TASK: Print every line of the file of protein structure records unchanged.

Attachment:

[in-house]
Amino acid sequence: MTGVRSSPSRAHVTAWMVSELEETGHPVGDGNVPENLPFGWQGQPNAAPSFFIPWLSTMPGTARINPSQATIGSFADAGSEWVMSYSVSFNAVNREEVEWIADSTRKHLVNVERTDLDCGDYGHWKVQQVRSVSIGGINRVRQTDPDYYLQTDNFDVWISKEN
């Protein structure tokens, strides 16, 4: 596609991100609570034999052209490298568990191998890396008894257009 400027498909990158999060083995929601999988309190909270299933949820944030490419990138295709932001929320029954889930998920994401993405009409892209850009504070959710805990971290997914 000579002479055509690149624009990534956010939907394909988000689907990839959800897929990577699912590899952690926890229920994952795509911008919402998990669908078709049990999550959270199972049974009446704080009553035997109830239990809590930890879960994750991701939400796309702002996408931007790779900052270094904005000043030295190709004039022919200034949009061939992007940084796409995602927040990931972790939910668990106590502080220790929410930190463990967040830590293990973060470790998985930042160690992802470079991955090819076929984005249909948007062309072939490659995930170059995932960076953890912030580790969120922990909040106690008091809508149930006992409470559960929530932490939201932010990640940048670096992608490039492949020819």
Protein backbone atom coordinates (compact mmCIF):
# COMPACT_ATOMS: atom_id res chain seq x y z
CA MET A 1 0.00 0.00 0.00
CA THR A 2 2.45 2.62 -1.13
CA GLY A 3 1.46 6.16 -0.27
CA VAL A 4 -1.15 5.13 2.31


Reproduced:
[in-house]
Amino acid sequence: MTGVRSSPSRAHVTAWMVSELEETGHPVGDGNVPENLPFGWQGQPNAAPSFFIPWLSTMPGTARINPSQATIGSFADAGSEWVMSYSVSFNAVNREEVEWIADSTRKHLVNVERTDLDCGDYGHWKVQQVRSVSIGGINRVRQTDPDYYLQTDNFDVWISKEN
């Protein structure tokens, strides 16, 4: 596609991100609570034999052209490298568990191998890396008894257009 400027498909990158999060083995929601999988309190909270299933949820944030490419990138295709932001929320029954889930998920994401993405009409892209850009504070959710805990971290997914 000579002479055509690149624009990534956010939907394909988000689907990839959800897929990577699912590899952690926890229920994952795509911008919402998990669908078709049990999550959270199972049974009446704080009553035997109830239990809590930890879960994750991701939400796309702002996408931007790779900052270094904005000043030295190709004039022919200034949009061939992007940084796409995602927040990931972790939910668990106590502080220790929410930190463990967040830590293990973060470790998985930042160690992802470079991955090819076929984005249909948007062309072939490659995930170059995932960076953890912030580790969120922990909040106690008091809508149930006992409470559960929530932490939201932010990640940048670096992608490039492949020819």
Protein backbone atom coordinates (compact mmCIF):
# COMPACT_ATOMS: atom_id res chain seq x y z
CA MET A 1 0.00 0.00 0.00
CA THR A 2 2.45 2.62 -1.13
CA GLY A 3 1.46 6.16 -0.27
CA VAL A 4 -1.15 5.13 2.31